MIAMI, Florida (March 10, 2015)—The Inter American Press Association (IAPA) today gave its support to a report by the Inter-American Commission on Human Rights (IACHR) and its Office of Special Rapporteur for Freedom of Expression on violence against Mexican journalists and news media, and its criticism of failures in the protection mechanism.
In the chapter on attacks on journalists and freedom of expression the IACHR declared that "in recent years the situations of violence toward journalists, communicators, and media workers in Mexico have increased, particularly in certain specific states."
The chairmen of the IAPA Impunity Committee and Committee on Freedom of the Press and Information, Juan Francisco Ealy Ortiz, president and editor-in-chief of the Mexican newspaper El Universal, and Claudio Paolillo, editor of the Montevideo, Uruguay, weekly Búsqueda, respectively, supported the result of the report, the conclusions and recommendations that the IACHR is making to the Mexican government to overcome "the climate of violence and impunity, issues of priority that our organization has been working on for more than two decades."
According to the report there were understood to have been 107 murders of journalists in the country in the past 15 years. The states with the greatest number of crimes were Veracruz, Tamaulipas, Guerrero, Chihuahua and Oaxaca.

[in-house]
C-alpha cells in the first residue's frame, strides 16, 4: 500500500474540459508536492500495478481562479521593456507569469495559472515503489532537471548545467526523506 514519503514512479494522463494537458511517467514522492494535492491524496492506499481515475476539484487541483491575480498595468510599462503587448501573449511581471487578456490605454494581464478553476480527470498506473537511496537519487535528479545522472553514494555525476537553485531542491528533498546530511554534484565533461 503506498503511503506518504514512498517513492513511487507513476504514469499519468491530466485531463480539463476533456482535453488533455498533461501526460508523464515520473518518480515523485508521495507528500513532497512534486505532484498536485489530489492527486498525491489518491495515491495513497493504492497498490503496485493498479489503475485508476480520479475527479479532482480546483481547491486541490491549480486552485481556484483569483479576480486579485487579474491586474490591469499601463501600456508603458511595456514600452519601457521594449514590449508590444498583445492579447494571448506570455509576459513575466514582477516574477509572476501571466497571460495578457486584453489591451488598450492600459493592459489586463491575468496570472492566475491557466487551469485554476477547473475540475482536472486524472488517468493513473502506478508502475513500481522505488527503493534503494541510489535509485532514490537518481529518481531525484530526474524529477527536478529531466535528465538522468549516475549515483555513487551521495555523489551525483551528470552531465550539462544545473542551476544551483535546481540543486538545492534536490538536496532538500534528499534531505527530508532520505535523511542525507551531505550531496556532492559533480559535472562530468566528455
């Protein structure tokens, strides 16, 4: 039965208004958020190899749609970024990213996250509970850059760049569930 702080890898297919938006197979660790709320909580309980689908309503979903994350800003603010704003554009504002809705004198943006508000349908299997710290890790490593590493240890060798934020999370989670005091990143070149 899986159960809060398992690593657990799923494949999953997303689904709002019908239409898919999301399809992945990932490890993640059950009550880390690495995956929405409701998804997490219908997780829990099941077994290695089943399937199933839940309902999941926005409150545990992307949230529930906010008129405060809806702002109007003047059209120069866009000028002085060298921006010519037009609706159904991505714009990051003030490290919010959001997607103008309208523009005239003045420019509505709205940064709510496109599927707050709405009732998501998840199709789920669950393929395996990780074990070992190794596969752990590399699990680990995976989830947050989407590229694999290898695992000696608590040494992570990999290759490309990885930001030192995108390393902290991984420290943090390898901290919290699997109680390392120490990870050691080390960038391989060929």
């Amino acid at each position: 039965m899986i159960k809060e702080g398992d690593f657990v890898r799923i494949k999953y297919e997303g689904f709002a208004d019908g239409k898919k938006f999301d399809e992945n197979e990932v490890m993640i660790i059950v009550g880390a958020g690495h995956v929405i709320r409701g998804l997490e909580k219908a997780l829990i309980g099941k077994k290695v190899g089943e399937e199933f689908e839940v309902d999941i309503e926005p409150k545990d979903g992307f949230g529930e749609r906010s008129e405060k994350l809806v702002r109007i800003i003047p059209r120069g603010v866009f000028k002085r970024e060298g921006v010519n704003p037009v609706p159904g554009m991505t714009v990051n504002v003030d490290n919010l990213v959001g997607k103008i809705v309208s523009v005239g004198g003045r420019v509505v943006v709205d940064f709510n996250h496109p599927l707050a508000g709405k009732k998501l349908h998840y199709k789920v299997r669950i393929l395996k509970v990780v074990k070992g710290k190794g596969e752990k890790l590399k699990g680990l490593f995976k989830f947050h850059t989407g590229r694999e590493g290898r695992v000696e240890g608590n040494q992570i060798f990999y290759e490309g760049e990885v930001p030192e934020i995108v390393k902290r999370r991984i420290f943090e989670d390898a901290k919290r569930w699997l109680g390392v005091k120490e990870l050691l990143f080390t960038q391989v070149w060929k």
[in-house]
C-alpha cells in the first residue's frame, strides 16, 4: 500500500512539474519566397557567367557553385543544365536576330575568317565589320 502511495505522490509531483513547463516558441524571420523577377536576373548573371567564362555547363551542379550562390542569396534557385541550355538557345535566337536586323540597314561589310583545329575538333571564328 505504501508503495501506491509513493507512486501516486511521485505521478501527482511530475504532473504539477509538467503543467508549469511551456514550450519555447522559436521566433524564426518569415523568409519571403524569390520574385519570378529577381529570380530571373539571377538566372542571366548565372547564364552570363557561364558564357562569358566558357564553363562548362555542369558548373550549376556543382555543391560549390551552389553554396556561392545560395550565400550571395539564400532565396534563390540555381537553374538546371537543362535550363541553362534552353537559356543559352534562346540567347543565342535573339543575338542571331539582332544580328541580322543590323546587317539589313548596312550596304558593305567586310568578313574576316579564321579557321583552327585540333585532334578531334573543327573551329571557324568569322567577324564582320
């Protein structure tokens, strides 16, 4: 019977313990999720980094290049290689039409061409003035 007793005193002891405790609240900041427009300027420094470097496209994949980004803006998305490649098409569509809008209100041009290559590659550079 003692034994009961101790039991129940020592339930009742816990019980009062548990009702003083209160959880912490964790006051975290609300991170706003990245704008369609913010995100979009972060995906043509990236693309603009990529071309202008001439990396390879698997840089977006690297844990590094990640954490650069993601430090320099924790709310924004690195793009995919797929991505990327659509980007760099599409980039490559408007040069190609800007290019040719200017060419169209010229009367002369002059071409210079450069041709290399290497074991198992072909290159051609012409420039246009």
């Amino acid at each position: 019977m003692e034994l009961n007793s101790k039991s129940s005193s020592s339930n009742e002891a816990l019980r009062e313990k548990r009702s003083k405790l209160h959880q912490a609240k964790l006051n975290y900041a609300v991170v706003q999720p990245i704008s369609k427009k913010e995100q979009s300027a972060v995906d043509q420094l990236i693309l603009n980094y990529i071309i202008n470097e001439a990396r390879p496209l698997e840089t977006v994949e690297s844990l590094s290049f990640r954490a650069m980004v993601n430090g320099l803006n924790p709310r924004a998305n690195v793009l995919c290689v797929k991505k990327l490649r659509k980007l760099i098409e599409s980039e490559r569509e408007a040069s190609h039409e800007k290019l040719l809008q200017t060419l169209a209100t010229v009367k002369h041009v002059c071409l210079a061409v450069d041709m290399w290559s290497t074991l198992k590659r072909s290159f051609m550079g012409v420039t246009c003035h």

The victims of the violence were principally journalists that had denounced or reported on "administrative corruption in the local arena, on drug trafficking, on organized crime, on public safety and on other related issues."
The document also reported on other forms of aggression, such as disappearances (20 according to figures of the National Human Rights Commission in the past decade), threats, kidnappings, aggressions and physical and cyber attacks on media premises.
The IACHR recognized that the government had adopted constitutional and legislative reforms and measures to ensure the safety of journalists and human rights defenders. "Currently, the task for the Mexican State is to close the existing gap between its normative framework and its unrestricted support for human rights, and the reality facing a large number of inhabitants who seek access to a prompt and effective justice," the report concluded.
Link for the full report titled "Situation of Human Rights in Mexico."
The IAPA is a not-for-profit organization dedicated to the defense and promotion of freedom of the press and of expression in the Americas. It is made up of more than 1,300 print publications from throughout the Western Hemisphere and is based in Miami, Florida. For more information please go to http://www.sipiapa.org.